Report: 655,000 Iraqis dead

U.S. war unleashed ‘humanitarian emergency’

A new study by U.S. and Iraqi public health doctors estimates that approximately 600,000 Iraqis have been killed in the violence that the U.S. unleashed with its March 2003 invasion. An additional estimated 55,000 deaths from nonviolent causes suggest deteriorating health conditions and care, the study says. It “constitutes a humanitarian emergency,” the authors say.

The study, a collaboration between doctors at the John Hopkins University Bloomberg School of Public Health and the School of Medicine at Al Mustansiriya University in Baghdad, was conducted between May and July this year. The door-to-door survey of households in 16 of Iraq’s 18 provinces was carried out by Iraqi doctors, at great personal risk.

The study’s findings were published Oct. 11 in the British medical journal The Lancet. A full report, “The Human Cost of the War in Iraq,” is available on the web site of the MIT Center for International Studies, which supported the project.

Since 2003, Iraqi death rates have climbed steadily year by year, the report finds. The widely acknowledged death rate before the invasion was 5.5 per 1,000, and deaths were almost entirely nonviolent. In the 12 months from June 2005 to June 2006, the death rate jumped to 19.8 — about one in five — with more than half of the deaths violent. This year a smaller percentage of the deaths are attributed directly to occupation military forces than in previous years, and a bigger percentage to car bombings, but for all causes the numbers continue to mount.

In addition, the report notes in an appendix, at the time of the U.S. invasion Iraqi health conditions were still suffering the impact of the 1991 Gulf War and years of sanctions. Says the report, “The 2003 Iraq War resulted in further destruction of vital infrastructures for food, water, security and sanitation.” It cites recent estimates that of the 34,000 Iraqi doctors present in 2003, 12,000 have emigrated and 2,000 have been murdered. It also notes that U.S. reconstruction of health facilities has largely failed.

“Iraqis are dying like fish in a poisoned lake. They are insignificant lives and the numbers of the research just proves that,” Baghdad resident Muhammad Jaboury told the UN news agency IRIN.

The estimated 655,000 excess deaths since the invasion mean that an additional 2.5 percent of Iraq’s population has died above what would have occurred without the war, the report says. Interviewed by the Christian Science Monitor, Richard Garfield, a public health professor at Columbia University who works with some of the report’s authors, said he felt this was the most striking result of the survey: “You can compare that to the [U.S.] Civil War, our bloodiest war, in which 1.4 percent of our people died and look at what that meant to the U.S. Like then, what these numbers are saying is that every family is being touched.”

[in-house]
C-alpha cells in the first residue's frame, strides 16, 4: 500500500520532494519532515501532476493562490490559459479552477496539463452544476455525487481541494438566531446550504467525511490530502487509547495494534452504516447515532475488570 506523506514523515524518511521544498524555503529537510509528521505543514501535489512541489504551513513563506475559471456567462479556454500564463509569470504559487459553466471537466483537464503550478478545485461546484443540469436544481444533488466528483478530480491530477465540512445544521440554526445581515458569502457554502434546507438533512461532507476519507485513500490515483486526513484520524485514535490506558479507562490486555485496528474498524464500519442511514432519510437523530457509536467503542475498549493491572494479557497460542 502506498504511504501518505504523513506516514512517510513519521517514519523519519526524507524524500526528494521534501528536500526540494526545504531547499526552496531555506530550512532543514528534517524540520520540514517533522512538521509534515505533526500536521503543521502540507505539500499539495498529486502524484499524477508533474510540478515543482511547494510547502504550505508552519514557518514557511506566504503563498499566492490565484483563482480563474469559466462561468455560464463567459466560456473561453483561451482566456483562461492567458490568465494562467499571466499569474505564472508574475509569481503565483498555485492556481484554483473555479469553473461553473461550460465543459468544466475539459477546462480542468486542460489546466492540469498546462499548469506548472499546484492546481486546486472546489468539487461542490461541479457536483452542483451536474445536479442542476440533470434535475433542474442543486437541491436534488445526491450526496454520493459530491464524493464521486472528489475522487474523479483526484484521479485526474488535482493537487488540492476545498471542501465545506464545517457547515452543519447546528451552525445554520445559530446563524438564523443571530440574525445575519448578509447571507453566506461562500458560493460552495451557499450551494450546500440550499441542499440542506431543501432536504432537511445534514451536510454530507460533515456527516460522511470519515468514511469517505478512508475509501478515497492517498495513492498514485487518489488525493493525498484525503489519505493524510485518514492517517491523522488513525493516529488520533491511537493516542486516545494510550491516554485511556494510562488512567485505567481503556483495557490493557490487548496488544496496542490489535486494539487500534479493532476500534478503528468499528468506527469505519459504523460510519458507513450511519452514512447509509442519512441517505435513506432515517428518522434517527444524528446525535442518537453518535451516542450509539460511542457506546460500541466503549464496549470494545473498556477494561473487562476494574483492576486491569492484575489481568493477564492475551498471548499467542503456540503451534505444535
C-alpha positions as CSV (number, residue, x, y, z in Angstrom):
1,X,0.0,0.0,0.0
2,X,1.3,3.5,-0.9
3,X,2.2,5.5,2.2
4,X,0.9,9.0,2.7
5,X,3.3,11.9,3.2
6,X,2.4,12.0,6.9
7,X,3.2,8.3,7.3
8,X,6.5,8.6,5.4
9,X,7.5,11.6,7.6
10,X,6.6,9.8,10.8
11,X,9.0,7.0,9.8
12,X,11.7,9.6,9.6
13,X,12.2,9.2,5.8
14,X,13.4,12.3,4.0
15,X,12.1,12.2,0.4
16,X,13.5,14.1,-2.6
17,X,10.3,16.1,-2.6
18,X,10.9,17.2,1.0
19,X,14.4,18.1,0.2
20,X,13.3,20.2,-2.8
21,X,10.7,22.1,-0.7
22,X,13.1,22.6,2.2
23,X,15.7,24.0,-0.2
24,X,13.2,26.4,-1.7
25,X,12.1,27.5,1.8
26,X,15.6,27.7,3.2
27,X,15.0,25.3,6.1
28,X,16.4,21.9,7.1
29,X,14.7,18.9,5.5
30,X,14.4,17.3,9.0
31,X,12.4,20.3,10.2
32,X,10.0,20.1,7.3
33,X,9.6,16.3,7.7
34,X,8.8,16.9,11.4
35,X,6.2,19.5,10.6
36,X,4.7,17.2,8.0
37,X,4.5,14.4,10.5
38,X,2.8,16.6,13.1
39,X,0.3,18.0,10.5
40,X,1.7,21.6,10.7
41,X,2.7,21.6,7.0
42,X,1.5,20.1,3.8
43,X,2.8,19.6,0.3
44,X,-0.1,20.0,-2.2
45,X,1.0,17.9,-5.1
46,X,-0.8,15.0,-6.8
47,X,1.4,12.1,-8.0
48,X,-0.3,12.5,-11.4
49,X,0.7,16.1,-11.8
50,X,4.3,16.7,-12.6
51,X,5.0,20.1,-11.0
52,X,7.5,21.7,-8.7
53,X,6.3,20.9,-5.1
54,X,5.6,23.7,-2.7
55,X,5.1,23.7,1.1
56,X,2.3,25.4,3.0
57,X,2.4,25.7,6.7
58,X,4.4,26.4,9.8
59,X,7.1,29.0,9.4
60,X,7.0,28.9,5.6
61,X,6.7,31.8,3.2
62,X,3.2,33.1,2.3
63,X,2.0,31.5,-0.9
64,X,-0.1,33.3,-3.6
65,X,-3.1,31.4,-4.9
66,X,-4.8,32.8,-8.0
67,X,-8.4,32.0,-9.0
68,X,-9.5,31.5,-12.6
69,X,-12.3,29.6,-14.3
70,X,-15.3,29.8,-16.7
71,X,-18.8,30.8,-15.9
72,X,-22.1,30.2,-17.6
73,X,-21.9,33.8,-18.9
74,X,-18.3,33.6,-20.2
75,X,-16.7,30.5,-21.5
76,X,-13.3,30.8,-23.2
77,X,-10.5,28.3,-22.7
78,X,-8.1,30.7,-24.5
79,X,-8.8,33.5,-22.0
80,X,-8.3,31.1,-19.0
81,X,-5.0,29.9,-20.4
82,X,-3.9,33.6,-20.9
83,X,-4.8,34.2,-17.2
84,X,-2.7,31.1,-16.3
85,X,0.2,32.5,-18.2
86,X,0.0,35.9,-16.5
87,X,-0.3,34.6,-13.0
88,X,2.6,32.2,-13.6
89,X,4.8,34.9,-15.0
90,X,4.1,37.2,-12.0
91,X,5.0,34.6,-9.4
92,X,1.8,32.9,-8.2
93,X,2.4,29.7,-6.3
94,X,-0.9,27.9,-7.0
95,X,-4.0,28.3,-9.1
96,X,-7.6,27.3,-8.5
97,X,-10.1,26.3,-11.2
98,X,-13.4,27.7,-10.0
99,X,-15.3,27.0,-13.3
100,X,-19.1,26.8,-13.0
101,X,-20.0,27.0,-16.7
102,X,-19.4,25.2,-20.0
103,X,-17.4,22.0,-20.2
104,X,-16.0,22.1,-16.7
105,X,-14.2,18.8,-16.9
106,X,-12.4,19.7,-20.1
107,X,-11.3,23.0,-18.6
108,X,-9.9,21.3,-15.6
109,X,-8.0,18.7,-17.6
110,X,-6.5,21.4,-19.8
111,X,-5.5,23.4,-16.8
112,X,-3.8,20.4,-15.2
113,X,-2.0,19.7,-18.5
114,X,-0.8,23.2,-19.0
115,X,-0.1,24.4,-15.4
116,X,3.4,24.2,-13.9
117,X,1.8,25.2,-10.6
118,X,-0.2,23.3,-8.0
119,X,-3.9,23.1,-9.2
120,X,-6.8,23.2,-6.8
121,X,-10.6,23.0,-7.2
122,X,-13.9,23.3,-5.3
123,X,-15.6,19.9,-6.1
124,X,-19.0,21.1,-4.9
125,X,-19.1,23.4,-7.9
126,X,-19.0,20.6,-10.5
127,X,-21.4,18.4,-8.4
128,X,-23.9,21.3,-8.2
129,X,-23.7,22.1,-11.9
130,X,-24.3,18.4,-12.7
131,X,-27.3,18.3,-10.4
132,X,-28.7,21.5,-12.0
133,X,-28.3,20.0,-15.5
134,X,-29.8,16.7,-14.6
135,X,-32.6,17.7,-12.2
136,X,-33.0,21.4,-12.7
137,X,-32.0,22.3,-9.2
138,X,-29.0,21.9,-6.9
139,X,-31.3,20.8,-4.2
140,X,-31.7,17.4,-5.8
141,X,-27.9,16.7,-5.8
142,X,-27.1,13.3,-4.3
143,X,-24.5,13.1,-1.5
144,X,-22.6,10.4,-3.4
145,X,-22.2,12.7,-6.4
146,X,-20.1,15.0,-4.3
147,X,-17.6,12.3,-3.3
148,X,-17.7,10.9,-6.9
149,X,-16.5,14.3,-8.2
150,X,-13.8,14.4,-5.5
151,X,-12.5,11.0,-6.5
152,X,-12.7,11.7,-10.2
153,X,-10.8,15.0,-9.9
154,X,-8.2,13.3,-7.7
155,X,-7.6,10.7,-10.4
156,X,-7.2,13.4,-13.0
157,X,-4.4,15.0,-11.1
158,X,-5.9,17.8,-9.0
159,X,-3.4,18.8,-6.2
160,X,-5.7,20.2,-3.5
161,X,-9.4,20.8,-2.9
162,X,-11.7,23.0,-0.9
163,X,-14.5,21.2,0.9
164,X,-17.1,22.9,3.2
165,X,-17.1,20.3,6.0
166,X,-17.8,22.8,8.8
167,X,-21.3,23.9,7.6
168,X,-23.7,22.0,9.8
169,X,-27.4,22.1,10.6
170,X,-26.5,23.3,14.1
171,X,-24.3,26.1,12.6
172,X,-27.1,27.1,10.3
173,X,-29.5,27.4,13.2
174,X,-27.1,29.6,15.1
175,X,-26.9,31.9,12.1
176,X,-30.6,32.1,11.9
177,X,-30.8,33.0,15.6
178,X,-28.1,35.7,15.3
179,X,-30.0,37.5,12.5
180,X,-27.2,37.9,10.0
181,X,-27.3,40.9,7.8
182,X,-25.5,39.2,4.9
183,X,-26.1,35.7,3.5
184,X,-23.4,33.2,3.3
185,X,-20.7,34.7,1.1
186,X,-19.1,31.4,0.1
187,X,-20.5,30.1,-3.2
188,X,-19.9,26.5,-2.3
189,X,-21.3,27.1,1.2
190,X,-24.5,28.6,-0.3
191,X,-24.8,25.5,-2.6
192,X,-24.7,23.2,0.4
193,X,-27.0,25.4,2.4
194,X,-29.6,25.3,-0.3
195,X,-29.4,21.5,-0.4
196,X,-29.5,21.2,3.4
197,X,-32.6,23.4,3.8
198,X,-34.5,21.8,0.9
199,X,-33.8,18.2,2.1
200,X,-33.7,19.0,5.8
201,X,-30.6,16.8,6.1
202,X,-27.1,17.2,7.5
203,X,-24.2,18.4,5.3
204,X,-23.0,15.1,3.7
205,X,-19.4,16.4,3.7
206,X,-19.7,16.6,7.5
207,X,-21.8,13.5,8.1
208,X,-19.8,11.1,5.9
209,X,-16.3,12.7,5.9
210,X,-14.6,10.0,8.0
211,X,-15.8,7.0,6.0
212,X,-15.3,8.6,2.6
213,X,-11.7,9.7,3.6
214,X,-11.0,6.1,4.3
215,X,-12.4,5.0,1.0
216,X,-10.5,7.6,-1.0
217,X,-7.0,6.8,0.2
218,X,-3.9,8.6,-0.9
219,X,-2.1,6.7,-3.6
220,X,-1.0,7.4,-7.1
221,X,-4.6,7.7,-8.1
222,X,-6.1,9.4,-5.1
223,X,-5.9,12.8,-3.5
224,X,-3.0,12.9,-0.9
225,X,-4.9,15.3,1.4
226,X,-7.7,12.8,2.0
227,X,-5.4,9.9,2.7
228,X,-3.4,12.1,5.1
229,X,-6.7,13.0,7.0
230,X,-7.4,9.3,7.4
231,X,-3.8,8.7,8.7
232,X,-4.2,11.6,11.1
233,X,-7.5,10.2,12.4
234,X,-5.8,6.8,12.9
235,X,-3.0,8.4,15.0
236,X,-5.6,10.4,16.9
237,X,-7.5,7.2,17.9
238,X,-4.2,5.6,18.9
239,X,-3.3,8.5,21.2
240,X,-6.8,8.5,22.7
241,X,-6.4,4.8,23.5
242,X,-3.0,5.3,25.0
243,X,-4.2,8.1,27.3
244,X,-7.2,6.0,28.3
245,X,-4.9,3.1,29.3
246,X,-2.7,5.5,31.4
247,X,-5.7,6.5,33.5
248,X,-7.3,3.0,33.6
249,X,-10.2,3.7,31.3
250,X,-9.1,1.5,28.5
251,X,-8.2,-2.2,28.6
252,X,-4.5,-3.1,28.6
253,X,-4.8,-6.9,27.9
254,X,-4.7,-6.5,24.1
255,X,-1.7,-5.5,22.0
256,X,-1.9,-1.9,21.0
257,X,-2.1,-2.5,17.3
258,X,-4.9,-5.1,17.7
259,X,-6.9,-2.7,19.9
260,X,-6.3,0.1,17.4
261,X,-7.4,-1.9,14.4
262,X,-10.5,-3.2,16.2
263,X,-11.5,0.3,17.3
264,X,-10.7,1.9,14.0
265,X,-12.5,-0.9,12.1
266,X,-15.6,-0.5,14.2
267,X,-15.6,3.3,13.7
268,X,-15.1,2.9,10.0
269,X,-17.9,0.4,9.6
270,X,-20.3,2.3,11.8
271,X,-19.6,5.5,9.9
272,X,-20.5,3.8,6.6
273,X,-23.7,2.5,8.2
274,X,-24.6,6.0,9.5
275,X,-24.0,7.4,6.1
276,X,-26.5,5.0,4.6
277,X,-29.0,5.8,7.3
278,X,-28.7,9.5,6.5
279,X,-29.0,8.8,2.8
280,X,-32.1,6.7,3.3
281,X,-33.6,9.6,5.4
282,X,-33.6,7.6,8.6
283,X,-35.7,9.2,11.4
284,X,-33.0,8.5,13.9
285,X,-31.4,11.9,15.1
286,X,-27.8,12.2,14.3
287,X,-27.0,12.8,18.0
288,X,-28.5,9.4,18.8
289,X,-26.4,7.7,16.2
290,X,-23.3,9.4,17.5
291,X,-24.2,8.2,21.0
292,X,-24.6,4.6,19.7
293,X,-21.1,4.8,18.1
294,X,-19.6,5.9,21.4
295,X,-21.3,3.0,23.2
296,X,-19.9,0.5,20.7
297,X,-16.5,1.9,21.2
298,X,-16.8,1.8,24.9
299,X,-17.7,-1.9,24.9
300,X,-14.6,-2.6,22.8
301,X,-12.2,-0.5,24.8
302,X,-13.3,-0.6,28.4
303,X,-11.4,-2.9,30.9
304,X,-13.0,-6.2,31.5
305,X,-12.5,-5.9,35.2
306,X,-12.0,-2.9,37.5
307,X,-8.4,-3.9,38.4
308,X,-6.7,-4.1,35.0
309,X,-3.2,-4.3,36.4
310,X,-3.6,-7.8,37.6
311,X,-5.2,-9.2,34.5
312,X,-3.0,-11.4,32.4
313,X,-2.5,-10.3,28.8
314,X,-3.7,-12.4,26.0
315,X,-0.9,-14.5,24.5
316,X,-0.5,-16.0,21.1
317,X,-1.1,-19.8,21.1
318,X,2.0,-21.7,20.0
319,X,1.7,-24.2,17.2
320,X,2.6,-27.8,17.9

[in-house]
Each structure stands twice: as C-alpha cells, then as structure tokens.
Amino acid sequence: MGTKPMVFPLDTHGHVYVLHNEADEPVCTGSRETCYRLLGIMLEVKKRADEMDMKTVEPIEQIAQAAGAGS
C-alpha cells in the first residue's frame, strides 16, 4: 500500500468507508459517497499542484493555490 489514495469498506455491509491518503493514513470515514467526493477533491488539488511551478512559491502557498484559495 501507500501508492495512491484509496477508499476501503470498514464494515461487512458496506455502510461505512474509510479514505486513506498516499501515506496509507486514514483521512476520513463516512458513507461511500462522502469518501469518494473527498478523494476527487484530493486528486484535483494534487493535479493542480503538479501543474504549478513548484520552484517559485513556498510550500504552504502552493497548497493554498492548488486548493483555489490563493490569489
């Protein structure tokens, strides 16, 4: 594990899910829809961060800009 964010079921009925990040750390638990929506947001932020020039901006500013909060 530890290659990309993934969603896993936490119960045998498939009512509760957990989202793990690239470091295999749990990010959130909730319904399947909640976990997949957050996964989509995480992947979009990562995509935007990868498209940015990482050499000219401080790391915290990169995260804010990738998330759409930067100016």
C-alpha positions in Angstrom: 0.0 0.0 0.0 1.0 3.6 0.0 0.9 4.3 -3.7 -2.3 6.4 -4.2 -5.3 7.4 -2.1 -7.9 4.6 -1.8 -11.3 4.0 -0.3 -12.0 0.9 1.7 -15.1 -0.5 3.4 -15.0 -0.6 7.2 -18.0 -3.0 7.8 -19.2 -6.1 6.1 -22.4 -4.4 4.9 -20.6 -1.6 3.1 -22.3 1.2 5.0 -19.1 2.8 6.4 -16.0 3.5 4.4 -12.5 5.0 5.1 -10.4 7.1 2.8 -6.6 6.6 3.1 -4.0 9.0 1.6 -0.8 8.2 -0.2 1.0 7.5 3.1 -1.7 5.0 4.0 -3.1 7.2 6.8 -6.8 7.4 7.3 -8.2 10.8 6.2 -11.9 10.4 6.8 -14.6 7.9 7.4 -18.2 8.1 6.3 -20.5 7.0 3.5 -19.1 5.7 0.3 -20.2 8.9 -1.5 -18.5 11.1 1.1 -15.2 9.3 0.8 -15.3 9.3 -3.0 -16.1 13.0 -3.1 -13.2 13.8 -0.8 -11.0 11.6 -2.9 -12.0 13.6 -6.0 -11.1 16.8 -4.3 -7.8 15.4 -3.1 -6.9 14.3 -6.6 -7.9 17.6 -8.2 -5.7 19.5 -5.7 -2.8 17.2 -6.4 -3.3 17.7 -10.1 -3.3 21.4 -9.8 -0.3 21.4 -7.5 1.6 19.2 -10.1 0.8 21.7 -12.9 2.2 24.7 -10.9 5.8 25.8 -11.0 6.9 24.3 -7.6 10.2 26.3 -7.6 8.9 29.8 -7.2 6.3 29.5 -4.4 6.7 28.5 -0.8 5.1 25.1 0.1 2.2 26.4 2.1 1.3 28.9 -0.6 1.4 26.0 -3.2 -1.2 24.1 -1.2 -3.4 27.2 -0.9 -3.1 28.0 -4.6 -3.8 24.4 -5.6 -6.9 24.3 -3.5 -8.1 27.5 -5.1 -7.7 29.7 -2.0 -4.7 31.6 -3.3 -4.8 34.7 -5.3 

President Bush and some others dismissed the Lancet report. But the authors note that, regardless of numbers, it shows the same trend as the Pentagon’s own figures as well as those of the widely cited Iraq Body Count — soaring death rates since the U.S. invasion.

Iraq Body Count and some other tallies use only deaths reported in the news media. The Lancet/Johns Hopkins/Mustansiriya study used methods that are considered standard for evaluating conflict situations. The same methods have been used by the U.S. and other governments and by the UN in the Congo, Kosovo and Darfur, among others. In the Iraq survey, 92 percent of the reported deaths were confirmed by death certificates.

An Iraqi blogger, Zeyad at “Healing Iraq,” commented that efforts to discredit these numbers have little meaning for Iraqis grappling with the massive deaths resulting from the war. “The bottom line is that there is a steady increase in civilian deaths, that the health system is rapidly deteriorating, and that things are clearly not going in the right direction.”

He continued, “The people who conducted the survey should be commended for attempting to find out … On the other hand, the people who are attacking them come across as indifferent to the suffering of Iraqis, especially when they have made no obvious effort to provide a more accurate body count. In fact, it looks like they are reluctant to do this.”

The report, war critics say, shows the necessity for getting U.S. troops out and a change of course away from the Bush-made quagmire. A Detroit Free Press editorial calls for “timetables, benchmarks and plans that can be laid out to make it clear that America will not be in Iraq forever.”

“Enough about ‘staying the course’ in Iraq. The course has become an ongoing disaster for that nation and this one,” the editorial says.

According to a new CNN poll support among Americans for the war is at an all-time low. Just 34 percent of those polled say they support the war, while 64 percent say they oppose it. Women lead the opposition, with seven in 10 saying they oppose the war.


Susan Webb
Susan Webb

Susan Webb is a retired co-editor of People's World. She has written on a range of topics both international - the Iraq war, World Social Forums in Brazil and India, the Israel-Palestinian conflict and controversy over the U.S. role in Okinawa - and domestic - including the meaning of socialism for Americans, attacks on Planned Parenthood, the U.S. as top weapons merchant, and more. Previously she taught English as a second language and did a variety of other jobs to pay the bills. She has lived in six states, and is all about motherhood, art, nature and apple pie.